A bond with Tomodachi Exhibition by Japan Disaster Recovery Support

To commemorate the ninth anniversary of the Great East Japan Earthquake, Japan Disaster Recovery Support (JDRS) is exhibiting photographs selected from over 2,000 images from the relief activities records of Japan Self-Defense Forces and U.S. Forces in Japan taken in the devastated areas.

Through this exhibition, we would like to express our gratitude to those who joined the relief efforts and also remind ourselves of the importance of disaster preparation in hopes of saving future lives.

We would like to thank the US Embassy Tokyo, Reconstruction Agency, Cabinet Office, Ministry of Foreign Affairs, and Ministry of Defense for supporting this exhibition.

Japan Disaster Recovery Support (JDRS) was set up in the prefectures of Shimane, Osaka and Hiroshima eight years ago for the purpose of holding photo exhibitions showcasing the relief activities and volunteer support for people living in the disaster-stricken areas. The JDRS has held 42 exhibitions at various venues, including prefectural and municipal government buildings, department stores and cultural facilities mainly in Osaka, Fukuoka, Hiroshima, and Ehime prefectures, alongside other cities in western Japan.

At each venue, volunteer groups and local fire departments provided photos of their activities so people in the community could learn about their support.

Contributions for the disaster-stricken areas recovery left in the donation boxes at the exhibitions were given to Japanese Red Cross.

In March 2019, JDRS was authorized as a non-profit organization and opened its headquarters in Osaka. It currently has 25 members, ranging in age from 22 to 84, living in areas from Tokyo and Kyushu and planning the exhibitions. In addition, we have the support of over 500 volunteers.

This exhibition at the FCCJ is our first show in eastern Japan. Members of the Tokyo Junior Chamber and university students helped to prepare the exhibition.


. . . on Tues., March 17 at 7:00 pm for a sneak preview of Mishima: The Last Debate, a documentary featuring long-lost footage of Yukio Mishima’s controversial appearance at the University of Tokyo in 1969, as he addressed 1,000 revolution-minded students who had come to “see him get beat up.” Instead, the acclaimed writer-actor-director engaged his audience with the mental agility of a gold-medal gymnast, nearly pulsating with intellectual energy and wit, beating back each counterargument with poetic logic, never once condescending, antagonizing, or treating the students with disrespect. Director Keisuke Toyoshima surrounds the centerpiece of his film with heartbreaking images of Tokyo under siege and interviews with former Todai students, former Shield Society members and others, and reminds us that words, wielded judiciously and meaningfully, will always triumph over swords; that there is always a common ground even when arguing political ideologies at opposite extremes.

Toyoshima and award-winning novelist Keiichiro Hirano will join us for the Q&A session.
(Japan, 2020; 108 minutes; in Japanese with English subtitles)

— Karen Severns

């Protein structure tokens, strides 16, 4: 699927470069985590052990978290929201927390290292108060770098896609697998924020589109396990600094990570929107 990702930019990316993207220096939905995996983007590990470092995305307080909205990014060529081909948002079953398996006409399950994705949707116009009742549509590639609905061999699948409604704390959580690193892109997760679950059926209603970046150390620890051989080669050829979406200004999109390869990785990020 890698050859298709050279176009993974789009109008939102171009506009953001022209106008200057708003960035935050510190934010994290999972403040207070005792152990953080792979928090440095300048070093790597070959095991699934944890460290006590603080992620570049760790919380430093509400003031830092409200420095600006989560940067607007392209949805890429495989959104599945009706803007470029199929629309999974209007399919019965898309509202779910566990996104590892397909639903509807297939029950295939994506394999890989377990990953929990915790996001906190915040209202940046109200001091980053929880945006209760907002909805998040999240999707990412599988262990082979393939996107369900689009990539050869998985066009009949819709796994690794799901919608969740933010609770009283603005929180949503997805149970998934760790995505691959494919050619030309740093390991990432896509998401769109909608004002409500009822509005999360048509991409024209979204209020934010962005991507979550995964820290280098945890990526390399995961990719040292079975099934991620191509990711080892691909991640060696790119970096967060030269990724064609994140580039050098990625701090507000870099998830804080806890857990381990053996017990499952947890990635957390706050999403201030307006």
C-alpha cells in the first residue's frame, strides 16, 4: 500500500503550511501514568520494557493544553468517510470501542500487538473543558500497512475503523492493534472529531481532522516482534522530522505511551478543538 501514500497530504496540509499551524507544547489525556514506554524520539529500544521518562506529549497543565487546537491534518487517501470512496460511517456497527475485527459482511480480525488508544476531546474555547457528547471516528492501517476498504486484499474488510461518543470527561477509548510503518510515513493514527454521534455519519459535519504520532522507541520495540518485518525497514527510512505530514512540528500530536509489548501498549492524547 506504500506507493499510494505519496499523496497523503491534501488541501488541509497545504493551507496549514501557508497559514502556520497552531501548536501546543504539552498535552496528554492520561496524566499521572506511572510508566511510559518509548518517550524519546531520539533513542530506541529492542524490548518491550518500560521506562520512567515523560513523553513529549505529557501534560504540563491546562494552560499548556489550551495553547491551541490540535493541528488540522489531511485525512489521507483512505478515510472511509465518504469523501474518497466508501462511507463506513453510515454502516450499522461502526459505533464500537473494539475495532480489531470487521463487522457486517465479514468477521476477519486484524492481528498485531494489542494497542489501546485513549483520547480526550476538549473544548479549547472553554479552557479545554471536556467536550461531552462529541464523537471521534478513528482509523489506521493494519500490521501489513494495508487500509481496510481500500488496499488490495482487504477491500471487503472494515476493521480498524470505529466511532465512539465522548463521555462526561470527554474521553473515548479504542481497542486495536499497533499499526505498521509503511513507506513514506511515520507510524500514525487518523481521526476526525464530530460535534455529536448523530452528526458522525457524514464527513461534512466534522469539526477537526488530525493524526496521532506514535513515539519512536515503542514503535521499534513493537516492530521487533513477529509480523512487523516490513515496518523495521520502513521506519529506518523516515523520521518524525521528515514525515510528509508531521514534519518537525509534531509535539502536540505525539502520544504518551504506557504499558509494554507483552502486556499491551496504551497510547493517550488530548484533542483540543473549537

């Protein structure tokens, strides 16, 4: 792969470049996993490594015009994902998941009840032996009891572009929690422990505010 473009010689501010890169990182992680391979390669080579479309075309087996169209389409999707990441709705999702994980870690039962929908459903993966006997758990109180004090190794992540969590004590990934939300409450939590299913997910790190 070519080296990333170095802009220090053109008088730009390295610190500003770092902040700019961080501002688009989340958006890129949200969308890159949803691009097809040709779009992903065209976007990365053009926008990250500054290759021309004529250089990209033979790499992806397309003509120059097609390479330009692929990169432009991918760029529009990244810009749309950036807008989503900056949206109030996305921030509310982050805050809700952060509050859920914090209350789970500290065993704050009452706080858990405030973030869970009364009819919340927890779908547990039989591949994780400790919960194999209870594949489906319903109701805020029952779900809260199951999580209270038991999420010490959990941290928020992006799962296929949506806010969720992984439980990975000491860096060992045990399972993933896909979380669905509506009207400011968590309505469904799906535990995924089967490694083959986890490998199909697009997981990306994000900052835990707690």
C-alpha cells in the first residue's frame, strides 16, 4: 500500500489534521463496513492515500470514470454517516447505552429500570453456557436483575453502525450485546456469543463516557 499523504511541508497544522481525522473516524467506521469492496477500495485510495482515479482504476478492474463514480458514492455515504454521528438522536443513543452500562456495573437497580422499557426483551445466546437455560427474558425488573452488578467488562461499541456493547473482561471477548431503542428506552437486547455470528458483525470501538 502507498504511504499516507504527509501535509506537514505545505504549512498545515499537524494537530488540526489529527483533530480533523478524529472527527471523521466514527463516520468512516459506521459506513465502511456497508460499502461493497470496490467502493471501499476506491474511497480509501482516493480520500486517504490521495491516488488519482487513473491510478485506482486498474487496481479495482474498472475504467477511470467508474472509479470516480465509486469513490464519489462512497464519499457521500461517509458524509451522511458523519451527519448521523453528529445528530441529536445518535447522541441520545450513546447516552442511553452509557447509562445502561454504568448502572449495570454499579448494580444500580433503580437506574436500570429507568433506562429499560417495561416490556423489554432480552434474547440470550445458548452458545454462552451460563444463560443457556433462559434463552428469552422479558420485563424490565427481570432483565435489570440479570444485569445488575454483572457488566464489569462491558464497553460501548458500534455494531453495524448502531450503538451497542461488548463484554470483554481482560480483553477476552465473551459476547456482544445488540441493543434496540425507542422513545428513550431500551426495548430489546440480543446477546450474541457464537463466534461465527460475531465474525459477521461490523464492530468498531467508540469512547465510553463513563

Save ¥100,000s!

For a limited period in 2020, the FCCJ will be offering very attractive special discounts on new individual Associate Members working in our home, the Marunouchi Nijubashi Building, as well as in the neighboring Meiji Life Insurance, Marunouchi Park, and Shin-Tokyo buildings.

New individual applicants for Associate Membership will receive a one-time discount on the existing ¥400,000 joining fee. With the one-time discount, the joining fee would be ¥200,000 for those over 40 and ¥100,000 for those between the ages of 35 to 40. Monthly dues of ¥17,500 and the relocation levy of ¥1,000 for Associates over 35 years of age will remain unchanged.

Existing members who introduce an accepted Associate applicant who joins the FCCJ will receive a credit of up to ¥25,000.

Creating a Public: People and Press in Meiji Japan
James L. Huffman University of Hawai’i Press

The Korean War: An International History Updated Edition
Haruki Wada Rowman & Littlefield Publishers

Sustainable Investment – Impact in Asia
Asia Asset Management Asia-Pacific Media Gift from Anthony Rowley

Forty-Seven Samurai: A Tale of Vengeance & Death in Haiku and Letters
Hiroaki Sato Stone Bridge Press


Hagi Night festivities

The Club played host to some fascinating visitors from the city of Hagi in Yamaguchi prefecture on the evening of Friday, Feb. 7. Hagi is a former castle town on the coast, known for cherry blossoms and quaint narrow streets. Joining a large group of Members was Mayor Kenji Fujimichi, who introduced us to Hagi’s local food delicacies, such as Kenran beef, red tile fish and Mutsumi pork, along with local brews to wash them down. Guests were also given live demonstrations of some of Hagi’s traditional folk handicrafts. Tomoaki Kaneda, a ceramic artist, gave a Hagi pottery throwing demonstration, while Yoshiko Okano, a local doll maker, showed her skills at making Hagi-style traditional dolls.


That was one of the questions from February’s FCCJ News Quiz Night. If you think you know the answer to similar questions, join in—prizes are awarded and there is a Happy Hour at the bar. QUIZ NIGHTS ARE THE FIRST THURSDAY OF EVERY MONTH!